But then, I became equally stunned by something else. When Congressmen and Senators were questioned about the bill, most admitted that they hadn’t read it.

And not long after, when their own constituents asked the same questions, they still hadn’t read it.

And even after those Town Hall meetings had degenerated into each side calling the other “Nazis” and it was becoming clear the original bill was in jeopardy, politician after politician made it clear they still didn’t know what was in the bill.

Now, Americans shouldn’t think this is unusual behavior. Members of all four Canadian parties passed a tax bill last spring (C-10) which mapped out censorship of the Arts – and it turned out that none of them had read that part before voting in favor.

Our tax dollars at work – and a valuable insight into those politicians Hannibal knew better than to trust.

Like most Canadian artists in the C-10 debacle, many Americans began asking what else their politicians (from both sides of the floor) weren’t paying attention to. But most of the main stream media didn’t seem interested in investigating that story either.

Much like Hannibal noticing that Rome never thought any Army might try crossing the Alps, Fox News realized it had the story to itself. And maybe it had stumbled on something more.


Fox News’ flagship show is “The O’Reilly Factor”, and it’s always been a ratings winner. Part of the reason for that is the gruff charm of host Bill O’Reilly, who constantly refers to his viewers as “The folks”. Whether his act is sincere or contrived doesn’t matter. Because in television terms, “It works.”.

Surrounded by a rep company of correspondents and commentators ranging from a body language expert who goes over video to determine if the subject is hiding something to comedian Dennis Miller, O’Reilly engages his audience in a nightly discussion of the news of the day that simply isn’t available anywhere else.

And most of the time, that interplay belies all of those myths that the audience for Fox News is Redneck, Racist, Ill-informed and – well – not as smart as the people who get their news from other sources. Most often, the discussion makes its ideological points subtly in the midst of a conversation that wouldn’t seem out of place anywhere.

But in relentlessly questioning “What’s really in the Health Care Bill?”, O’Reilly began drawing a massive audience, tripling and quadrupling those who were getting their information from CNN or MSNBC.

Imperceptibly at first, then more openly, he also began lumping Republican and Democratic politicians together. It was clear his audience didn’t trust either side that much. They’d voted out the former and now were having second thoughts about the latter.

One night, in mapping the audience response to one of his monologues, a red line marking Republican approval and a green one the democrats, O’Reilly had realized that “the folks” didn’t want partisan babbling. They just wanted the straight answers nobody else was even trying to give them.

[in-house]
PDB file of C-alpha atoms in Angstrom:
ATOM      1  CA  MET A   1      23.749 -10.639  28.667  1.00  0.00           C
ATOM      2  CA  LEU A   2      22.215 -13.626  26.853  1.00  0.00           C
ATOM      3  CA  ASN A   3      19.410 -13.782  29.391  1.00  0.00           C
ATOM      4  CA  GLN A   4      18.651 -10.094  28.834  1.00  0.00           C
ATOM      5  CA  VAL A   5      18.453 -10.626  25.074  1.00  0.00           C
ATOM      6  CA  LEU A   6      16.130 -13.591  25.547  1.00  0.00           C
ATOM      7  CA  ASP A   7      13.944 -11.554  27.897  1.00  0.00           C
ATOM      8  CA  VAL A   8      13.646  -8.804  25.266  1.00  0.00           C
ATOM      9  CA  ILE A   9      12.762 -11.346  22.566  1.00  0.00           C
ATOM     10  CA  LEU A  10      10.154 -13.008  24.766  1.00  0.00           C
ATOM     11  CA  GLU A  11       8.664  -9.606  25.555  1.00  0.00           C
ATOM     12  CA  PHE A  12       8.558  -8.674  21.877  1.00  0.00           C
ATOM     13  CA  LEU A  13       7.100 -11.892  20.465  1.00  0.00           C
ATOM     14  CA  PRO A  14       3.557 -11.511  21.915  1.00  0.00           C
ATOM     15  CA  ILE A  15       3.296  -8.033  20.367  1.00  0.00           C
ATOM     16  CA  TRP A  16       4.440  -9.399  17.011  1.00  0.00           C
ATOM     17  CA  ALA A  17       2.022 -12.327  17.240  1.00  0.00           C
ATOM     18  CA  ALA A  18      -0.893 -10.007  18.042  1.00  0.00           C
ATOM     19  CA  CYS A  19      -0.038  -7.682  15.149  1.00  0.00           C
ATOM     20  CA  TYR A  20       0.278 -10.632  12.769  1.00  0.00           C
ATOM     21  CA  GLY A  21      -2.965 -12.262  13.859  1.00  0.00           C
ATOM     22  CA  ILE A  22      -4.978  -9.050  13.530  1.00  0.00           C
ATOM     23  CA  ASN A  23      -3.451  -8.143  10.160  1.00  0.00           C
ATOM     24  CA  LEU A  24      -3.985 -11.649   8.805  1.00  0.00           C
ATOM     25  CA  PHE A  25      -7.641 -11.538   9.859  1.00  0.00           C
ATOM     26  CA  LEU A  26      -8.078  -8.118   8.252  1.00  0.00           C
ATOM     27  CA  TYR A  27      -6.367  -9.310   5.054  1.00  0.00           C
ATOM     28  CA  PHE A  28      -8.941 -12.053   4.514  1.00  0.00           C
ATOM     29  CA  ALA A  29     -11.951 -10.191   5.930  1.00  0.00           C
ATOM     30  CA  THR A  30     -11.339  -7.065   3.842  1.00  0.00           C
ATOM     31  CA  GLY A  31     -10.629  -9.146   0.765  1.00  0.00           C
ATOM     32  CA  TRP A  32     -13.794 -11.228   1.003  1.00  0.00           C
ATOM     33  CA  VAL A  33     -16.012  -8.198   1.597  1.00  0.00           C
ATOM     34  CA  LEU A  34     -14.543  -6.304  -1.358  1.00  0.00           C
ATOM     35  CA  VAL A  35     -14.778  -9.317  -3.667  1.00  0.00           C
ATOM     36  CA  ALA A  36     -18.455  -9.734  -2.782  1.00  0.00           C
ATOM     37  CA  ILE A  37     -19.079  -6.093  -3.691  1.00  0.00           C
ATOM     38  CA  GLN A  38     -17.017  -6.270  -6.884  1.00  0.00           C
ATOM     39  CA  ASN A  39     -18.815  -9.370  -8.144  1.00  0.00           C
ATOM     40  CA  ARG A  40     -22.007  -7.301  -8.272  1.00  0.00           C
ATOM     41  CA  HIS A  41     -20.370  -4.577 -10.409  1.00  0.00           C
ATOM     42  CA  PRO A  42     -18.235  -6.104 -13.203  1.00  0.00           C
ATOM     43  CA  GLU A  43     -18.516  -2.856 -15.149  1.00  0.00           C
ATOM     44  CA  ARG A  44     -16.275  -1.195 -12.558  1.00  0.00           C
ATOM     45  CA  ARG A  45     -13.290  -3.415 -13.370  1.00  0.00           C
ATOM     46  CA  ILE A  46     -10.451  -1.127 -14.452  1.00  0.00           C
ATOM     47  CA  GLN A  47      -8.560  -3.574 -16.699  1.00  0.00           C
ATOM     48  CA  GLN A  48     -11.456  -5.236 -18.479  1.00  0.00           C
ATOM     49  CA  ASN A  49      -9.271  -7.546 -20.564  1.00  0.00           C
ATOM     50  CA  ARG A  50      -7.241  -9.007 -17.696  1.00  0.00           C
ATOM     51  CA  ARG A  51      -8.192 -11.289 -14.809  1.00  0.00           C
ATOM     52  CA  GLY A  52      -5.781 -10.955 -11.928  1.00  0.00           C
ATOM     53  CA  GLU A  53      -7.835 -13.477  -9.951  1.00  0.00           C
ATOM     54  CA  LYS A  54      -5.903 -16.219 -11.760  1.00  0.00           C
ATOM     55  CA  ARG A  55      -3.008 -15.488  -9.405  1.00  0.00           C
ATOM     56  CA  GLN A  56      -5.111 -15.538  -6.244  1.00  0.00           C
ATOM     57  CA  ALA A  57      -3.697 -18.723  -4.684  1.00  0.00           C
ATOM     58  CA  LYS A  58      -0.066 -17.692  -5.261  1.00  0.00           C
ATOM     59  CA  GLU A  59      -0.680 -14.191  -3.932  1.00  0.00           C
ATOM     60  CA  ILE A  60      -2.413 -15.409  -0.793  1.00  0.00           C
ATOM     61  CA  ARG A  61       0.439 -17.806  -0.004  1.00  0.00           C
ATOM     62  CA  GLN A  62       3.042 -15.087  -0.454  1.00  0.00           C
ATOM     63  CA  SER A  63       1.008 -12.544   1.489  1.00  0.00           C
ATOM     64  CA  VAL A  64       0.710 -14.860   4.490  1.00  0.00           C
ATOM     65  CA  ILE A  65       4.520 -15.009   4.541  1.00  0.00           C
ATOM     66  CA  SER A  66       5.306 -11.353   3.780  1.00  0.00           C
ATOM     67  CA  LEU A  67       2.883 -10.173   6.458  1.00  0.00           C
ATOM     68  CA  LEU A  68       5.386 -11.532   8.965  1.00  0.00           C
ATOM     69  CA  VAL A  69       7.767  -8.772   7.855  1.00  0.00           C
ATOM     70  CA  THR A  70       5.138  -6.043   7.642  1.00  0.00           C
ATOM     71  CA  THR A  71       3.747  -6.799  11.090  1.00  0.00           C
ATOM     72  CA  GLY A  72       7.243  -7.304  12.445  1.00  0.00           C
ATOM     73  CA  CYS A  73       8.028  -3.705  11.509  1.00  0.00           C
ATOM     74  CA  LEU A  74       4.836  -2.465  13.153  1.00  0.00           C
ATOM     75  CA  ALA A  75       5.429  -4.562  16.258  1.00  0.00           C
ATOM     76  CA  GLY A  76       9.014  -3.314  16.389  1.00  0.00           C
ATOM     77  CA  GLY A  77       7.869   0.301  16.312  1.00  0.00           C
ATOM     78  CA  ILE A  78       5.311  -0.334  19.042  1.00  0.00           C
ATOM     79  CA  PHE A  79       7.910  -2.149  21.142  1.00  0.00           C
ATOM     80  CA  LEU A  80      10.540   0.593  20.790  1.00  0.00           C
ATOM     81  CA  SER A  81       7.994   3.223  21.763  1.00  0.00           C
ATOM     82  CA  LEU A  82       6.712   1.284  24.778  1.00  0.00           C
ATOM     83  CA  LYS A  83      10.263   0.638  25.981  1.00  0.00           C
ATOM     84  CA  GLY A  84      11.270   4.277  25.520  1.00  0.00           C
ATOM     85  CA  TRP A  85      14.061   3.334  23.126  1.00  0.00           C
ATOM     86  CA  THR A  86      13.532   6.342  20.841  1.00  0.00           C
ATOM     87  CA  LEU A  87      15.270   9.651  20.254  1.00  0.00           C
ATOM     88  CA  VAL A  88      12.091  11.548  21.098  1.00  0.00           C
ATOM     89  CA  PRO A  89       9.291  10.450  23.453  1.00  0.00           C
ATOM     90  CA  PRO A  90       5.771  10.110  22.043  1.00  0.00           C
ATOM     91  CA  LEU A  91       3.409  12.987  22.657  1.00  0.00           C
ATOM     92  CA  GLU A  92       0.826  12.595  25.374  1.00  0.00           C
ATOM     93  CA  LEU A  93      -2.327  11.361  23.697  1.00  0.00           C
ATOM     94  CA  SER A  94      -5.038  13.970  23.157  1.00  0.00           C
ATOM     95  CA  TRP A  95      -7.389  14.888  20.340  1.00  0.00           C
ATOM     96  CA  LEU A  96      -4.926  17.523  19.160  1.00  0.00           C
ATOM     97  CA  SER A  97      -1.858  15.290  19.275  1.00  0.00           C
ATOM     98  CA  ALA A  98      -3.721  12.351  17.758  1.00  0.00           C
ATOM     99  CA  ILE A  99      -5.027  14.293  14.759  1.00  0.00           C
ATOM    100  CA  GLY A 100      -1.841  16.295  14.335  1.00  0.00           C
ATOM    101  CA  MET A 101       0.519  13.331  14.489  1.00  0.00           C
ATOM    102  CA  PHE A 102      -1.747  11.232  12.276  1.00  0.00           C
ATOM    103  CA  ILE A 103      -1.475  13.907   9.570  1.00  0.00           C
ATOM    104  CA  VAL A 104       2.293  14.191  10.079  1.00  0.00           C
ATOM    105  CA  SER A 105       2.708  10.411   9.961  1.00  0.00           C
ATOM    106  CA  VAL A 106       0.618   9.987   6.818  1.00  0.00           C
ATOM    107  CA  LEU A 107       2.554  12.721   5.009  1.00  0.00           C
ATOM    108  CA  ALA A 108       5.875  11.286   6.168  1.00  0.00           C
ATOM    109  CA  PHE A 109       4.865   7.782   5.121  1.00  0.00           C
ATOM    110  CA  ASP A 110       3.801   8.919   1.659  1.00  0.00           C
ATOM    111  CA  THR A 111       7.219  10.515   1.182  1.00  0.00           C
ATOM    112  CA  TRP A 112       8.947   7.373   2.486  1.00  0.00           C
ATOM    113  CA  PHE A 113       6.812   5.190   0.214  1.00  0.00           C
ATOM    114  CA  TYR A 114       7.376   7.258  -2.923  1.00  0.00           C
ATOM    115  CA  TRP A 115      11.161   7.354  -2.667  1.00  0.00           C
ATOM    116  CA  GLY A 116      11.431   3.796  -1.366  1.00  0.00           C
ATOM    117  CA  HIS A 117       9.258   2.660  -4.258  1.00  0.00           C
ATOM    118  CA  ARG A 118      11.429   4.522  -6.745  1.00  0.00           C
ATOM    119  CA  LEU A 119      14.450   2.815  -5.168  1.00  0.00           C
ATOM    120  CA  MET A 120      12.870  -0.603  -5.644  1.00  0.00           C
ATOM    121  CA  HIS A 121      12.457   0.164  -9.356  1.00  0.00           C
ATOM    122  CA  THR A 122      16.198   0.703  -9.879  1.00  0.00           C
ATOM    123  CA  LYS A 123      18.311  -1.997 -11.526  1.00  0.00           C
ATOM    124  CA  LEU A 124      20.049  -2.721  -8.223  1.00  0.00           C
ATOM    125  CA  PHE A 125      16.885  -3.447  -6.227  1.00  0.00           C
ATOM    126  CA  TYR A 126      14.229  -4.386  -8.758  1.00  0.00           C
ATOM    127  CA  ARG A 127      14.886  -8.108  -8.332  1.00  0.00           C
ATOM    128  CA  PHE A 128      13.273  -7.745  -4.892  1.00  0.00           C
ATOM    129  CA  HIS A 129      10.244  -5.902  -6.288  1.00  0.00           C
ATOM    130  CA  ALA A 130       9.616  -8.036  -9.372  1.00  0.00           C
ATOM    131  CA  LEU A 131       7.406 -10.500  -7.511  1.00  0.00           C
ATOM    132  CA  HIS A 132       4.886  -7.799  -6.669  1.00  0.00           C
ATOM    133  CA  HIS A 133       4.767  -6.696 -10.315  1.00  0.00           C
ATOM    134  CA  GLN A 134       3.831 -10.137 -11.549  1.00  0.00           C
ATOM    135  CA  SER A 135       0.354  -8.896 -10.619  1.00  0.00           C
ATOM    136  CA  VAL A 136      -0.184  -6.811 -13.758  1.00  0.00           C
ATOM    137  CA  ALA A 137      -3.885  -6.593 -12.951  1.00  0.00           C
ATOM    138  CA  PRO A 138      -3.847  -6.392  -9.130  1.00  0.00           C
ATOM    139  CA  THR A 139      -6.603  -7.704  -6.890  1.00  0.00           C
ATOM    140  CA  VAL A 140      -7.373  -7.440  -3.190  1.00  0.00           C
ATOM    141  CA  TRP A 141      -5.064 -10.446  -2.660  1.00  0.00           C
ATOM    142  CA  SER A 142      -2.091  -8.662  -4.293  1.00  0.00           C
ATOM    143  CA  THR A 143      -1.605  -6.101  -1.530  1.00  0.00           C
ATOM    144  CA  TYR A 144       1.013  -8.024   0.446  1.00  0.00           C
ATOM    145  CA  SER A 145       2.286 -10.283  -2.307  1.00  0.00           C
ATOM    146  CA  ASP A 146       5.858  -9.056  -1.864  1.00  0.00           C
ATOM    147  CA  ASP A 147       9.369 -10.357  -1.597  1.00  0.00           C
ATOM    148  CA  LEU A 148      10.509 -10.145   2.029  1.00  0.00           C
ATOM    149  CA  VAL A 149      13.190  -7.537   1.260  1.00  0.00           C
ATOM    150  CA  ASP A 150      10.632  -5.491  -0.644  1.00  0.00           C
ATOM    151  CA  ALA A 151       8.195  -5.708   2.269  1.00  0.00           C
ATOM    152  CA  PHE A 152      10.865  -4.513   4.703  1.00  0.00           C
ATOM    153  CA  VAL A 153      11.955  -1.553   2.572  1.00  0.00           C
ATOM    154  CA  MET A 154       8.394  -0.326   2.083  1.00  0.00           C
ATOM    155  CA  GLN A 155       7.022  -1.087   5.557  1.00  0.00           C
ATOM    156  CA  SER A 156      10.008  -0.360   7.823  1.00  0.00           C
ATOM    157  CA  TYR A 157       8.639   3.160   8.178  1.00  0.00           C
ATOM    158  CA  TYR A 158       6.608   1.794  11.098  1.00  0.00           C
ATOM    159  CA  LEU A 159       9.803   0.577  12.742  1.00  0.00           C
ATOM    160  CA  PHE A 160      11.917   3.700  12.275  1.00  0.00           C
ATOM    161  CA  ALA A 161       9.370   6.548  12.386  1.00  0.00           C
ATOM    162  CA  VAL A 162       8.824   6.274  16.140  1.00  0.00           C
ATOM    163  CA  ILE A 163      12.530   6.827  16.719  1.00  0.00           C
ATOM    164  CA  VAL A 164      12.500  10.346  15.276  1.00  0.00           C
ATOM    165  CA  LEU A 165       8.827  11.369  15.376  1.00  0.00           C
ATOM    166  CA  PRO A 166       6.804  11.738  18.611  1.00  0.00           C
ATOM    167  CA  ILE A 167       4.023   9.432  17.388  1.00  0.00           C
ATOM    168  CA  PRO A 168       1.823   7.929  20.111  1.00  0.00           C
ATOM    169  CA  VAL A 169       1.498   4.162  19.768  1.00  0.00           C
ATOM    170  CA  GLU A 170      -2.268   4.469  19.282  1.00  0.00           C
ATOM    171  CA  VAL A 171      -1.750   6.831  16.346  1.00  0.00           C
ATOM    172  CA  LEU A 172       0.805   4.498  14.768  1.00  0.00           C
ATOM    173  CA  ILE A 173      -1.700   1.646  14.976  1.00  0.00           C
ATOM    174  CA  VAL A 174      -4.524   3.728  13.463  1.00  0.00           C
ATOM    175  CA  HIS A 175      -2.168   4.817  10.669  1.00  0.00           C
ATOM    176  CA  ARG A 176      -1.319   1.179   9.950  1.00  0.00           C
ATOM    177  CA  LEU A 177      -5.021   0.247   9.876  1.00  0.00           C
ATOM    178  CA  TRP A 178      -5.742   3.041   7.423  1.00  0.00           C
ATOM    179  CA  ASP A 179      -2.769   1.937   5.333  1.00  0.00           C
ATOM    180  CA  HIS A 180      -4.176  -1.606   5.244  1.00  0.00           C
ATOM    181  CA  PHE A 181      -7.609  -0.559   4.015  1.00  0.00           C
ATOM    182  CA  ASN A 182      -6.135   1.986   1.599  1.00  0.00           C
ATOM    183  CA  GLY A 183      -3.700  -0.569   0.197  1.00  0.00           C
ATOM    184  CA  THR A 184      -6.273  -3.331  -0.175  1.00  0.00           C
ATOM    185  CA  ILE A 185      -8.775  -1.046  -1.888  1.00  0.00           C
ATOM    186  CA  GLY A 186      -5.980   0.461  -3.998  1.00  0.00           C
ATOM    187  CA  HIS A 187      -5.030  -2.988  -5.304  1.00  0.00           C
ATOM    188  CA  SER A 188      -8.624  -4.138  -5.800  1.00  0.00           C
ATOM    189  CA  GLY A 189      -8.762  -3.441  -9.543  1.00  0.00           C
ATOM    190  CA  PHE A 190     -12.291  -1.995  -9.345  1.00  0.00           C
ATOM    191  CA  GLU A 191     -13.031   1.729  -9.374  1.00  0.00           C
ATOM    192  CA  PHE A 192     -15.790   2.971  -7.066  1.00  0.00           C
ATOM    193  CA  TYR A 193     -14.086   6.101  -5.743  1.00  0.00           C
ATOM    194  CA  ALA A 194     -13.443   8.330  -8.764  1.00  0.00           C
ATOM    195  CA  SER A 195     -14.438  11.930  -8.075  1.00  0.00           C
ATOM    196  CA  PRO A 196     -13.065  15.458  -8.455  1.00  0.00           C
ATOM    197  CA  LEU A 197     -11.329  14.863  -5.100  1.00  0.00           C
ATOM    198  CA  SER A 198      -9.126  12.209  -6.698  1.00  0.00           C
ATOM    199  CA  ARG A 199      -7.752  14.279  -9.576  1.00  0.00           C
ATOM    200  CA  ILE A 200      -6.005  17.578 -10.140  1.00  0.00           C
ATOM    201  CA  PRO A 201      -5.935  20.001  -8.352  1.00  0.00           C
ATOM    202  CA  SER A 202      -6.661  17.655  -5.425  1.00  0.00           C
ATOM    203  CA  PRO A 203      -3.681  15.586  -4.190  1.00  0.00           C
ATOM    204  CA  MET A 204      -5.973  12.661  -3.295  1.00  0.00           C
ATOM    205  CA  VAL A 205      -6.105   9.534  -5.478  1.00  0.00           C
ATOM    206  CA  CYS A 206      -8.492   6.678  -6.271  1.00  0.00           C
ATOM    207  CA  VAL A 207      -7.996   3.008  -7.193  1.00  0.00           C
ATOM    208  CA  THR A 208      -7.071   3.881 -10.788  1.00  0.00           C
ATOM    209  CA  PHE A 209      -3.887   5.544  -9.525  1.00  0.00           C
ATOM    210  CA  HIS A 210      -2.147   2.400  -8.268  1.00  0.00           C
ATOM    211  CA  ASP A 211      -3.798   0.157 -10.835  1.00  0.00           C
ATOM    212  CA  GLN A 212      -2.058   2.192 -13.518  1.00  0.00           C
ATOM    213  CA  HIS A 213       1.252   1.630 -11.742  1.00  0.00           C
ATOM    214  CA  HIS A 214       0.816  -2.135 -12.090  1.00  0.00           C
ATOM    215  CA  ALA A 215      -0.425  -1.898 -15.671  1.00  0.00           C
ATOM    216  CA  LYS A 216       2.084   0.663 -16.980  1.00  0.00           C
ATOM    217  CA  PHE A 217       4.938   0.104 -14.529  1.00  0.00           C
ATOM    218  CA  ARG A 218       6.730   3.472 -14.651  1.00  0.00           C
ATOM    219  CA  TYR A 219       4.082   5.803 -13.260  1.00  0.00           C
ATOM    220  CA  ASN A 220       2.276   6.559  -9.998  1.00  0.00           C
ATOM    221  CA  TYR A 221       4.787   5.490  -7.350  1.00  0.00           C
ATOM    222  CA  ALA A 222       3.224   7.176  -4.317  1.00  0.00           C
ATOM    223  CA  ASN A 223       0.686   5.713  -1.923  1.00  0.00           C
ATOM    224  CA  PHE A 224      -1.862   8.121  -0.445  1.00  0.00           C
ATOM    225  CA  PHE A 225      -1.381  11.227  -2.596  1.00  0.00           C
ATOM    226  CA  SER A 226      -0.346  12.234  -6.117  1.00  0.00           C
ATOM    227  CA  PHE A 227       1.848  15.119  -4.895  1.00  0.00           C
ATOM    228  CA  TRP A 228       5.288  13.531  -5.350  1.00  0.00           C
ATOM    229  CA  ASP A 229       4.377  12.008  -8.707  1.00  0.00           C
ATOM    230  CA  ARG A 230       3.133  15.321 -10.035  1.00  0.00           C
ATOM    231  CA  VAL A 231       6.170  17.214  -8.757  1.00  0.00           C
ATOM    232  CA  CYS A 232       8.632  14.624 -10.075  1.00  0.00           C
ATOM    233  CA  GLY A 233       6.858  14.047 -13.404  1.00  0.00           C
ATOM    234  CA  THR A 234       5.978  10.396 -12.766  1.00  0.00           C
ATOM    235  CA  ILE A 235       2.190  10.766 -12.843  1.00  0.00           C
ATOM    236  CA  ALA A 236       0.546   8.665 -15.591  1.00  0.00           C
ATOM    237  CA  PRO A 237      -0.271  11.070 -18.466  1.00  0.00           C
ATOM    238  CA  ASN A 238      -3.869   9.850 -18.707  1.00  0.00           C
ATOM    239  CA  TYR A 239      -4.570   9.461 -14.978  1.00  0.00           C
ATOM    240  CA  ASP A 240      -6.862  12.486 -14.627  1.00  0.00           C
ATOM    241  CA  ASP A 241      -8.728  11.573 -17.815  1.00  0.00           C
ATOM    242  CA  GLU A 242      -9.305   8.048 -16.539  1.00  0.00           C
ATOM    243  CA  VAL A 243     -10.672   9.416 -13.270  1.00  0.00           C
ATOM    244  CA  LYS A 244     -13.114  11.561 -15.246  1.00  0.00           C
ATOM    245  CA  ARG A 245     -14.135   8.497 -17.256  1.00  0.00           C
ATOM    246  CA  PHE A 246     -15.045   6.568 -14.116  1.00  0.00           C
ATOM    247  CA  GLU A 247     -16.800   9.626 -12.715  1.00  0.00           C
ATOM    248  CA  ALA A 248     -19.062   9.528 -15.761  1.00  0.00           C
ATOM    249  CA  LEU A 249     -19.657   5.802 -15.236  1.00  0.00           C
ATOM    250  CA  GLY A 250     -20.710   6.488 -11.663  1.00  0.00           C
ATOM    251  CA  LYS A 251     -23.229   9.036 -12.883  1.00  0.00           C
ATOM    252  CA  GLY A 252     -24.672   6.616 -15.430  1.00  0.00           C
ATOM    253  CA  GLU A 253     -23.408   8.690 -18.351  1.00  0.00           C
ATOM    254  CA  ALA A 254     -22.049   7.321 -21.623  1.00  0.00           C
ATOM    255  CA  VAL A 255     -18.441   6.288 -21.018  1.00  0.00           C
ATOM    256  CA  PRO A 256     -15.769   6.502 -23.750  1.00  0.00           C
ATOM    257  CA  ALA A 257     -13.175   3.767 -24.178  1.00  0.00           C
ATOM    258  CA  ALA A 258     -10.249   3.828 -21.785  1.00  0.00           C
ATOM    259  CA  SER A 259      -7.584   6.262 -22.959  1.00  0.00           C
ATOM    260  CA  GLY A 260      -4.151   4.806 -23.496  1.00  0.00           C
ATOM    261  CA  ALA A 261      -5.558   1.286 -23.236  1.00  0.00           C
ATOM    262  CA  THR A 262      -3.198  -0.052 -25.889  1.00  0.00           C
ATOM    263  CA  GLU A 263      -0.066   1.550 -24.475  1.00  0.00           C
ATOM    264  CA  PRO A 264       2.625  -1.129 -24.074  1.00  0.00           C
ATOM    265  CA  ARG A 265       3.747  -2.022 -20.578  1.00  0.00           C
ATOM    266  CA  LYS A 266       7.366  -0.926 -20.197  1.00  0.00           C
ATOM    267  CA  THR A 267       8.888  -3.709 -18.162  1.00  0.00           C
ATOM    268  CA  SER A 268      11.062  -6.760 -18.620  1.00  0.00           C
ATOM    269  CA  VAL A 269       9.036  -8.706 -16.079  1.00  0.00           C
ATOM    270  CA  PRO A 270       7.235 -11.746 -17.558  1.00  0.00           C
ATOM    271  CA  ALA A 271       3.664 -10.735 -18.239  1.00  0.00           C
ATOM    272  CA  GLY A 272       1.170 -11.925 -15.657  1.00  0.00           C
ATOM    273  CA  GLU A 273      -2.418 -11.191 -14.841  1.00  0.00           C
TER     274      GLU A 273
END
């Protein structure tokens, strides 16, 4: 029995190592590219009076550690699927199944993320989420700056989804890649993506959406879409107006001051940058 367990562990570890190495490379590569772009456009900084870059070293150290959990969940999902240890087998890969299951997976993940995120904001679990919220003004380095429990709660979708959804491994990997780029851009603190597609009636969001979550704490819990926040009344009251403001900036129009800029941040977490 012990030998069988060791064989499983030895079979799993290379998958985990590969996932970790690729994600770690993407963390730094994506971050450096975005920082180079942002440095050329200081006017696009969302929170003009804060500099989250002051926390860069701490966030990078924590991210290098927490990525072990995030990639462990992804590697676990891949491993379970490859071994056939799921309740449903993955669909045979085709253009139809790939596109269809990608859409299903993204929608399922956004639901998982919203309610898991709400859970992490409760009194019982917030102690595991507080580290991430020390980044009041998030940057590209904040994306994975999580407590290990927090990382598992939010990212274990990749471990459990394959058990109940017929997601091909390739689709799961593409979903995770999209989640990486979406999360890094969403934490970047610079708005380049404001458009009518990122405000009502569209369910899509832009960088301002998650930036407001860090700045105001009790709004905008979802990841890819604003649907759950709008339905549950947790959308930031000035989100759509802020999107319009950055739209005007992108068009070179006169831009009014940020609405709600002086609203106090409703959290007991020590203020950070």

Via O’Reilly, the Fox News question soon expanded from Health Care to “What’s up with the bailout, cap and trade, cash-for-clunkers, Acorn and all these Czars?” Basically instilling in its audience the feeling that maybe this new President and his closest allies didn’t really know what they were doing or couldn’t be trusted. After all, after an ever-lengthening summer away from the office, they still hadn’t read that damn Health Care bill.

The electorate were fed up with the politics of politics.


It was the same way Hannibal built his army, by convincing a thousand disparate tribes that Rome couldn’t be trusted and didn’t have their best interests at heart.

Now, the Administration and the rest of the media could’ve probably nipped all of this in the bud by openly responding to the concerns the Public expressed or the many ways Fox News stretched the facts to connect their dots. But they didn’t.

Why not? Was it hubris? A belief that Summer was a slow news period and it would all eventually go away? A dismissal of Fox News and their viewers as members of that lunatic fringe?

I don’t know. But I do know that Fox didn’t wait to open a second front.

Late afternoon host, Glenn Beck, a former stand-up comic, Rock DJ and CNN correspondent who describes himself as “A Rodeo Clown”, latched onto the zeitgeist of discontent and distrust and dug in his spurs. Over three months, his own ratings tripled and he turned into a national phenomenon, watched by more people than every other competing news service combined.

What Beck does brilliantly is play the role of a guy out of his depth and struggling to understand. He evokes sympathy by appearing just as confused by what’s happening to his country as many of those who watch him. Again, whether that’s cynical or dishonest doesn’t matter. “It works.”